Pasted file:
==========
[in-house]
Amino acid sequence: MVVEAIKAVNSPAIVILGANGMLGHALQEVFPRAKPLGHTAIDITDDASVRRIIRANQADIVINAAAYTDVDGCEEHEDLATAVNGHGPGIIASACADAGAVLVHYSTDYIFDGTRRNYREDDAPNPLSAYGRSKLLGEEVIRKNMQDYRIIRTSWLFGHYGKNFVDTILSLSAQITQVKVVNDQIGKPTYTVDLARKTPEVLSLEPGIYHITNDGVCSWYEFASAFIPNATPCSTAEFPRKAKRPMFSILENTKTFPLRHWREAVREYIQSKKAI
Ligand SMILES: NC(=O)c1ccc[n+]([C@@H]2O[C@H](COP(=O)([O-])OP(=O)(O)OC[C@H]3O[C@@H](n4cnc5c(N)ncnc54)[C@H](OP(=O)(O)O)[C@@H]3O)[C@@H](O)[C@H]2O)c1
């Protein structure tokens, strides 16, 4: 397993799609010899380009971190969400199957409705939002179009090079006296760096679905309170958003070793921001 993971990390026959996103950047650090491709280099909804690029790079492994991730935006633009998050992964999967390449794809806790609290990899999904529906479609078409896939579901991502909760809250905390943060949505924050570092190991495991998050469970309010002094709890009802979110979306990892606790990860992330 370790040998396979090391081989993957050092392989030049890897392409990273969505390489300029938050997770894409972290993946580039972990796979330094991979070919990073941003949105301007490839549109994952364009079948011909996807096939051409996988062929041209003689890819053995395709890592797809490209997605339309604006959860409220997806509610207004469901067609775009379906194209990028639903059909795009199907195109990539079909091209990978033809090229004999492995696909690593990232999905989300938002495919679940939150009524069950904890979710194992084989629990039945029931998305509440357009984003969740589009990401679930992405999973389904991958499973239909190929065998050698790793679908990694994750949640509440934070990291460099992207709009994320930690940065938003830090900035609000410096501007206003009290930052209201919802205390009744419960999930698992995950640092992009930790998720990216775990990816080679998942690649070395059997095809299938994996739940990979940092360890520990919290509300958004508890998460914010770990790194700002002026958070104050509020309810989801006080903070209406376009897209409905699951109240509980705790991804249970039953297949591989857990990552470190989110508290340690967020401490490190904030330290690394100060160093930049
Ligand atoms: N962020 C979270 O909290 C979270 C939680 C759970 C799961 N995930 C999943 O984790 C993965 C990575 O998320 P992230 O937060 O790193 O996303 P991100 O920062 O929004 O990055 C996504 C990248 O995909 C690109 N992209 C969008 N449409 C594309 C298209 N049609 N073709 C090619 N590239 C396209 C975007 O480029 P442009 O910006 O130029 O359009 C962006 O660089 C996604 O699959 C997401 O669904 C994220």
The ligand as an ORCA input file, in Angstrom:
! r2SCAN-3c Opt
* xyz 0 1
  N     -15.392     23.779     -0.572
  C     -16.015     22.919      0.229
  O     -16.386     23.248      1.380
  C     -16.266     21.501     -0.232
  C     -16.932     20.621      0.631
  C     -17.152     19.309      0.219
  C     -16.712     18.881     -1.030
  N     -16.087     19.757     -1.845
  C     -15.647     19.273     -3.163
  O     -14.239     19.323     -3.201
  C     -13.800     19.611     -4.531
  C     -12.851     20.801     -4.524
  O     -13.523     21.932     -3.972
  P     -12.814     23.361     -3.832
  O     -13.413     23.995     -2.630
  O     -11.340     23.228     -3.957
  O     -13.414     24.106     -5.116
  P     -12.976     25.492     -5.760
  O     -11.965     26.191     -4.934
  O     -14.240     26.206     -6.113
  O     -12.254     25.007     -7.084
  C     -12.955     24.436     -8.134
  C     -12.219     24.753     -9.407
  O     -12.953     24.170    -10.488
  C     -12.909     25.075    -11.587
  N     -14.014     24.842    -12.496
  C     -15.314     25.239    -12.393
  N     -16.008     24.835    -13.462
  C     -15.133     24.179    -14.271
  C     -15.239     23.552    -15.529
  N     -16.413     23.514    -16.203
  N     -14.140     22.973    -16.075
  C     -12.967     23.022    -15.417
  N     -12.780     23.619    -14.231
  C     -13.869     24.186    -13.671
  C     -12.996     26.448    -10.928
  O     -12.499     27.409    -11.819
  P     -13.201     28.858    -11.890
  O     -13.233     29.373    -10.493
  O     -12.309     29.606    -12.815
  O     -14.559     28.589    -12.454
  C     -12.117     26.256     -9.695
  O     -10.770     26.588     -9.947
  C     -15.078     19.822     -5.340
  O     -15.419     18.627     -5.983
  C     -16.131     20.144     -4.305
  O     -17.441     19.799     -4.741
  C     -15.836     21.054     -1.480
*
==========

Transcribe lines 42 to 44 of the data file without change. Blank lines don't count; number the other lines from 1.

  N     -12.780     23.619    -14.231
  C     -13.869     24.186    -13.671
  C     -12.996     26.448    -10.928